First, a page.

GEORGETOWN, Ohio — More than 2 months after the overcrowded and outdated Brown County Adult Detention Center closed its doors in November, county leaders are looking ahead to when the facility might reopen.
Right now, leaders hope the jail doors will reopen as early as the “first part of May,” according to Brown County Commissioner Barry Woodruff.
But they definitely won’t reopen until jailers are sure other doors — namely, cell and common room doors throughout the facility — can be closed and locked.
Aging and faulty locking mechanisms on these doors created what Brown County Sheriff Dwayne Wenninger deemed an unsafe working environment, directly leading to the jail’s closure on Nov. 12. An investigation was launched leading up to the jail’s closing when the Fraternal Order of Police filed a grievance on behalf of Cpl. Dana McGuffey after corrections officers found themselves surrounded by unsecured inmates in a jail common area last October.
Prior to that incident, conditions had deteriorated to the point that Cpl. Austin Fulton advised his staff to “stay off the block” until certain safety issues were resolved.
At the root of these incidents, records show, were the faulty locks, a security issue jailers had been documenting as early as 2013. As shown in numerous reports, jailers found dozens of faulty locks throughout the aging facility.
To restore the locking system, the county has commissioned Alabama-based company Willo on a $345,000 contract.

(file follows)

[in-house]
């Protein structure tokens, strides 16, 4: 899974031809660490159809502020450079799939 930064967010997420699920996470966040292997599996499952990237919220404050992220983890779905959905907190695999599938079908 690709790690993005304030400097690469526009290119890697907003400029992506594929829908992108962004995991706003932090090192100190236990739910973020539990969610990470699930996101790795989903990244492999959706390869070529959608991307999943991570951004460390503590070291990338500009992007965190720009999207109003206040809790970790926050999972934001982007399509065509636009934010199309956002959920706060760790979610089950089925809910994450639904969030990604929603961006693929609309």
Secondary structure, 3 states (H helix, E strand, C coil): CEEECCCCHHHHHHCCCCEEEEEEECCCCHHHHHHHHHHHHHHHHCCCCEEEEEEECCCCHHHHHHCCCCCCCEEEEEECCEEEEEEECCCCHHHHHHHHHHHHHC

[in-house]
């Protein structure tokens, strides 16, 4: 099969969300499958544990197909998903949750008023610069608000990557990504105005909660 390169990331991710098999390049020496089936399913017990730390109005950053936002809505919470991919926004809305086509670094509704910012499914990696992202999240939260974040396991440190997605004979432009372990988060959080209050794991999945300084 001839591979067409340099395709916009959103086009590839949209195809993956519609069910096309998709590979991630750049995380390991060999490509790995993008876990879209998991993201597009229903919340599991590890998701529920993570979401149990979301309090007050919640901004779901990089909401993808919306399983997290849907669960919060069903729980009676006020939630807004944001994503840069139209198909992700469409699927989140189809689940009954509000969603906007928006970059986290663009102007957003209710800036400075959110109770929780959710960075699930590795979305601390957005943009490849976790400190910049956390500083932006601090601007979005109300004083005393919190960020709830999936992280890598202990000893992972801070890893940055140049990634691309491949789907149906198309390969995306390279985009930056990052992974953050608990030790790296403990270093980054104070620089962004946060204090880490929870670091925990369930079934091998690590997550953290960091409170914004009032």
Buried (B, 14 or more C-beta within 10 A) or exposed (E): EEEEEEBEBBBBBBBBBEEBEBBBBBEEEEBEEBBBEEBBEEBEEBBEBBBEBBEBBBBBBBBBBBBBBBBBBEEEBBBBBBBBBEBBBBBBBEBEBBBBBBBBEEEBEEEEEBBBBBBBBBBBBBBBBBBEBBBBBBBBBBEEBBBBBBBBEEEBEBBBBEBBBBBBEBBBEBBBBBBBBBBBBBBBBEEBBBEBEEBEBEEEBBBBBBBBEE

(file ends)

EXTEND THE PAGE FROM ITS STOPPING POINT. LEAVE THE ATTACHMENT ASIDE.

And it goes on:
“That [total amount] is for everything,” Woodruff said. “It’s a lot less than we thought it was going to be.”
Woodruff said initial cost estimates totaled as much as $1 million.
Willo is tentatively scheduled to begin removing the old locks as early as February, Woodruff said.
The $345,000 comes on top of the $25,000 the county already spent trying to fix the locks, which have since been deemed too old to repair.
But the locks aren't the only insufficiency making the jail a money pit for the county.
Overcrowding was also a documented issue at the jail for some time leading up to its closure, a problem a WCPO investigation revealed is prevalent across southwest Ohio.
According to a 2013 inspection report, there were 82 inmates housed at the facility at the time, when it was only fit to hold 38.
When the facility closed in November, deputies transported more than 80 inmates to the Butler County Jail in Hamilton. For the month of December alone, Brown County owes Butler around $130,000, Woodruff said — a cost that fluctuates from day to day, depending on the number of Brown Co. inmates that need lodging.
“We got it down to 62 inmates [at one point],” Woodruff said. “Now it’s up to 74 inmates.”
So, where’s all this money coming from?
Woodruff said county leaders are looking at every angle.
“We’ll just have to make the money available,” he said. “We’ve been very frugal.”
In addition to directing state casino money toward offsetting costs — money that would have otherwise been allocated to construction projects and road maintenance — Woodruff said the county also has saved money through layoffs.
“We laid off four part-timers and four full-timers,” Woodruff said. “Everyone else is waiting or cleaning [the jail]. We’re finding things for them to do.”
Ultimately, Woodruff said, county leaders still don’t know if they’ll need to borrow money to get the upgrades done.
“We’ve had some local banks come forward and offer their services,” he said.
“We knew this day was coming. The day of reckoning just came about 4 months earlier than expected,” he said.